Step 1: Screening and Pumping The incoming wastewater passes through screening equipment where objects such as rags, wood fragments, plastics, and grease are removed. The material removed is washed and pressed and disposed of in a landfill. The screened wastewater is then pumped to the next step: grit removal.
Step 2: Grit Removal In this step,
heavy but fine material such as sand and gravel is removed from the
wastewater. This material is also disposed of in a landfill.
Step 3: Primary Settling The
material, which will settle, but at a slower rate than step two, is
taken out using large circular tanks called clarifiers. The settled
material, called primary sludge, is pumped off the bottom and the
wastewater exits the tank from the top. Floating debris such as grease
is skimmed off the top and sent with the settled material to digesters.
In this step, chemicals are also added to remove phosphorus.
Step 4: Aeration / Activated Sludge
In this step, the wastewater receives most of its treatment. Through
biological degradation, the pollutants are consumed by microorganisms
and transformed into cell tissue, water, and nitrogen. The biological
activity occurring in this step is very similar to what occurs at the
bottom of lakes and rivers, but in these areas the degradation takes
years to accomplish.
Step 5: Secondary Settling Large
circular tanks called secondary clarifiers allow the treated wastewater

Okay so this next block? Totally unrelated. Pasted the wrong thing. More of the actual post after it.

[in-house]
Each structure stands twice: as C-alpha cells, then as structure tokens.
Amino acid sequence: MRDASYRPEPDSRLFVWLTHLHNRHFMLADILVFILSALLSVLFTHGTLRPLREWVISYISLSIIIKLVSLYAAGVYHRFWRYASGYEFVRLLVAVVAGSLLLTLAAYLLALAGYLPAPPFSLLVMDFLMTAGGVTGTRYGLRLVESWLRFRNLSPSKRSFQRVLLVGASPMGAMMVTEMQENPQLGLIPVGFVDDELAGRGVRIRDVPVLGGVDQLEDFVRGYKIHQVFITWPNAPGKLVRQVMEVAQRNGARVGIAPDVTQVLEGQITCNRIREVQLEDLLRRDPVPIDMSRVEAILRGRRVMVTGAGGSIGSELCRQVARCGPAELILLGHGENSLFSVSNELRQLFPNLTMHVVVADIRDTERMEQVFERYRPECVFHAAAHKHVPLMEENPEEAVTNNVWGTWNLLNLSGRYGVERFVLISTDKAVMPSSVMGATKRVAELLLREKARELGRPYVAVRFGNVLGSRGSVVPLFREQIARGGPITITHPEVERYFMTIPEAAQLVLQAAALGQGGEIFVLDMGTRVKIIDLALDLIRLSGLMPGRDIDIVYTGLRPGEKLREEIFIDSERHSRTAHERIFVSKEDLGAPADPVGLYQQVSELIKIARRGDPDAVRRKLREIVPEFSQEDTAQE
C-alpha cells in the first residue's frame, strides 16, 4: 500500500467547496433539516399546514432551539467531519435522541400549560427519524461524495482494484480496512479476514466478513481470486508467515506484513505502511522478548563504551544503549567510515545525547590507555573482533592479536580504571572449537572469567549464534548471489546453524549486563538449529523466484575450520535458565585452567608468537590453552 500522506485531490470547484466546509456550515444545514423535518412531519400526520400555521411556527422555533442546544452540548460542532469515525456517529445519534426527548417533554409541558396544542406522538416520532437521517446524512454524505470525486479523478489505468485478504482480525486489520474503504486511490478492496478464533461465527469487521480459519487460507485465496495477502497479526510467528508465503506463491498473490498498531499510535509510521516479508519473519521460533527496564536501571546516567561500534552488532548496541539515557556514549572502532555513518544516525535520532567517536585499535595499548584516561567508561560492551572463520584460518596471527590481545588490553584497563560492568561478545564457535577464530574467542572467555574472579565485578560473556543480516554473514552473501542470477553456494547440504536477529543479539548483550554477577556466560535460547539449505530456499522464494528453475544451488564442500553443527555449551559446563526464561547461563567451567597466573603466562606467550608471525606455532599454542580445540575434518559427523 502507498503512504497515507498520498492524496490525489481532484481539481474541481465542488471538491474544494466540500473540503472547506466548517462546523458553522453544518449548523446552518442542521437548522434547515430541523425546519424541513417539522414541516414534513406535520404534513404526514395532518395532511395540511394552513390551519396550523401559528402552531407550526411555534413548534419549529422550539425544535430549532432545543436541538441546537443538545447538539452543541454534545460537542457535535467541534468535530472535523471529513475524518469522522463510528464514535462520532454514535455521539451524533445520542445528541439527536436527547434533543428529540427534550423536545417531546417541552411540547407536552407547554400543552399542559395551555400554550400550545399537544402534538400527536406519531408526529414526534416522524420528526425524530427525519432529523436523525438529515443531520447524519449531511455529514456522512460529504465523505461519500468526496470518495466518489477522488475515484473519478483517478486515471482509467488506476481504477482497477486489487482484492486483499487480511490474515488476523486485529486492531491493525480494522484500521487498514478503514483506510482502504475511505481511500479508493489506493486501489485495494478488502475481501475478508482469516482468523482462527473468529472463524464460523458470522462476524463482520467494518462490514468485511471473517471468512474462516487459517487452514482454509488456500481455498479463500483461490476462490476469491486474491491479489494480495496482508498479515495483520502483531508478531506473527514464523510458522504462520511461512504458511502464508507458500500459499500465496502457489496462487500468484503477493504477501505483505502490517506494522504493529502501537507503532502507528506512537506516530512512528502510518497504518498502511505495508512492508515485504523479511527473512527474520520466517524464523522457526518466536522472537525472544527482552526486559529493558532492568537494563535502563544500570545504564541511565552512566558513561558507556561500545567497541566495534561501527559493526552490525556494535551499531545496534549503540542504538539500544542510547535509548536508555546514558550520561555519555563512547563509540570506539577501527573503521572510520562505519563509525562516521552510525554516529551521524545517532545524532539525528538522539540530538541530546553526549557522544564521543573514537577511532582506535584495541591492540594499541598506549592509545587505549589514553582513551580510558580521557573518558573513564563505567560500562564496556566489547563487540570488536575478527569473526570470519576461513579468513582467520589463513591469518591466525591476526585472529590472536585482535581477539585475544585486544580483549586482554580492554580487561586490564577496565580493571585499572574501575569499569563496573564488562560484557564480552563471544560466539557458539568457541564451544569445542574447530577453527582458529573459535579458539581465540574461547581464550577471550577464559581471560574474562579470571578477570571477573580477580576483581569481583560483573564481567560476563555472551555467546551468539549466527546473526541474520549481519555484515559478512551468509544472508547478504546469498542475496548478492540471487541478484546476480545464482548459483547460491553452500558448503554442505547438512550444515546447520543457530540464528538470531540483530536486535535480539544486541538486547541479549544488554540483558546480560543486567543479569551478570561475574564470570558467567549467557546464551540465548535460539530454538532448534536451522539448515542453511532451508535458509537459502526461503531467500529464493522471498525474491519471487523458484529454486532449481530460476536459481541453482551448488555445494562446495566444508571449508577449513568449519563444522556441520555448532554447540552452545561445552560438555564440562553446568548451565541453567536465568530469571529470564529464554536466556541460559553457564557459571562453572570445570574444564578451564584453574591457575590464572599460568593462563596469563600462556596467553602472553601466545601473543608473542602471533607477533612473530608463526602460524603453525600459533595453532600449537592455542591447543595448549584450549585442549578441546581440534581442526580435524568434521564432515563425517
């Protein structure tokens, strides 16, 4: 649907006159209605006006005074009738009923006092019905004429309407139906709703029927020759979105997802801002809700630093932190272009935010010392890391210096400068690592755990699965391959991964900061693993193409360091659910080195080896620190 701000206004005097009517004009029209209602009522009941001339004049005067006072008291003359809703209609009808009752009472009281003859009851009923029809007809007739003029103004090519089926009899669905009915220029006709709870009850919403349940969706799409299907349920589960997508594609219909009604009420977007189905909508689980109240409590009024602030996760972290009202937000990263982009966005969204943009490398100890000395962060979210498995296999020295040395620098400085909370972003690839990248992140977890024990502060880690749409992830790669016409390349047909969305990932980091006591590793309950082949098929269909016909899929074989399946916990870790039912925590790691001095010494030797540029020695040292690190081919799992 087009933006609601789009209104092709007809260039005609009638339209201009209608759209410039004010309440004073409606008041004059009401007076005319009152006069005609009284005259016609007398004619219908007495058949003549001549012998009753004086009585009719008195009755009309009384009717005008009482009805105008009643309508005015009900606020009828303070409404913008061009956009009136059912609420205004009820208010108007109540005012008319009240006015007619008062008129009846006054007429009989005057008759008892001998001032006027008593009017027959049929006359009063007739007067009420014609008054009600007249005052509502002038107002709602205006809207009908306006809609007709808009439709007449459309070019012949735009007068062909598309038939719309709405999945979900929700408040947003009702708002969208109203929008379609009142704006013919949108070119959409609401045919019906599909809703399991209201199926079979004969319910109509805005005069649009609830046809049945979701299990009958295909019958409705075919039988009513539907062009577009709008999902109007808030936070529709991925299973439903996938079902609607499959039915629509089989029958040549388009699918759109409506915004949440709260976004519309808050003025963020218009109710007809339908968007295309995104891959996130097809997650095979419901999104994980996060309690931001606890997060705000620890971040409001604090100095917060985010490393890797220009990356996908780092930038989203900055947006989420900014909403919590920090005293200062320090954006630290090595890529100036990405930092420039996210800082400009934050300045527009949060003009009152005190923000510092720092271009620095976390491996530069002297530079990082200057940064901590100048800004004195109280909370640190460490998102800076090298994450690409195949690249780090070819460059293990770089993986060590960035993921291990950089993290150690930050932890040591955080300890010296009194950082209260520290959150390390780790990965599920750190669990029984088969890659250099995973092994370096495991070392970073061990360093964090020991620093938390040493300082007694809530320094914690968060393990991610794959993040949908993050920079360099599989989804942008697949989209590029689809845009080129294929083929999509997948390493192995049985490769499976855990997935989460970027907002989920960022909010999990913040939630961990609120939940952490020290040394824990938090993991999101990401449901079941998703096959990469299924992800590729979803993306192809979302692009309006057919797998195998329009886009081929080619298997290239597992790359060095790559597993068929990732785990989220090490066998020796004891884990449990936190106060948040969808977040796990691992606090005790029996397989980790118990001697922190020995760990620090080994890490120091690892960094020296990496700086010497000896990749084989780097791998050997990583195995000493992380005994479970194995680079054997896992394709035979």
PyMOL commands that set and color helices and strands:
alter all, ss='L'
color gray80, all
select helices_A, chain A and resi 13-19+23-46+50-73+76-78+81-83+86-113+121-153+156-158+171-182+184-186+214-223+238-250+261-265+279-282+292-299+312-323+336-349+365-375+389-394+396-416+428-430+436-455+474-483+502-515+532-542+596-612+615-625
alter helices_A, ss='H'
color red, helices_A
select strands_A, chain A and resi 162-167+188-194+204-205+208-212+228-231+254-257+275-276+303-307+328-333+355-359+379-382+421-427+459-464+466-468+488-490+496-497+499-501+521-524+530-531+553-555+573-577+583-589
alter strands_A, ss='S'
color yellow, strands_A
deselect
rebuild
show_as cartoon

to separate from the biology from the aeration tanks at this step,
yielding an effluent, which is now over 90% treated. The biology
(activated sludge) is continuously pumped from the bottom of the
clarifiers and returned to the aeration tanks in step four.
Step 6: Filtration The clarified
effluent is polished in this step by filtering through 10 micron
polyester media. The material captured on the surface of the disc
filters is periodically backwashed and returned to the head of the plant
Step 7: Disinfection To assure the treated wastewater is virtually free of bacteria, ultraviolet disinfection is used after the filtration step. The ultraviolet treatment process kills remaining bacteria to levels within our discharge permit.
Step 8: Oxygen Uptake The treated
water, now in a very stabilized high quality state, is aerated if
necessary to bring the dissolved oxygen up to permit level. After this
step, the treated water passes through the effluent outfall where it
joins the Oconomowoc River. The water discharged to the river must meet
stringent requirements set by the DNR. Pollutant removal is maintained
at 98% or greater.
Sludge Treatment The primary sludge
pumped from the bottom of the primary clarifiers in step three, along
with the continuous flow of waste activated sludge from the aeration /
activated sludge process in step four, must be treated to reduce volume
and produce a usable end product. The sludge treatment process involves
four steps as described here.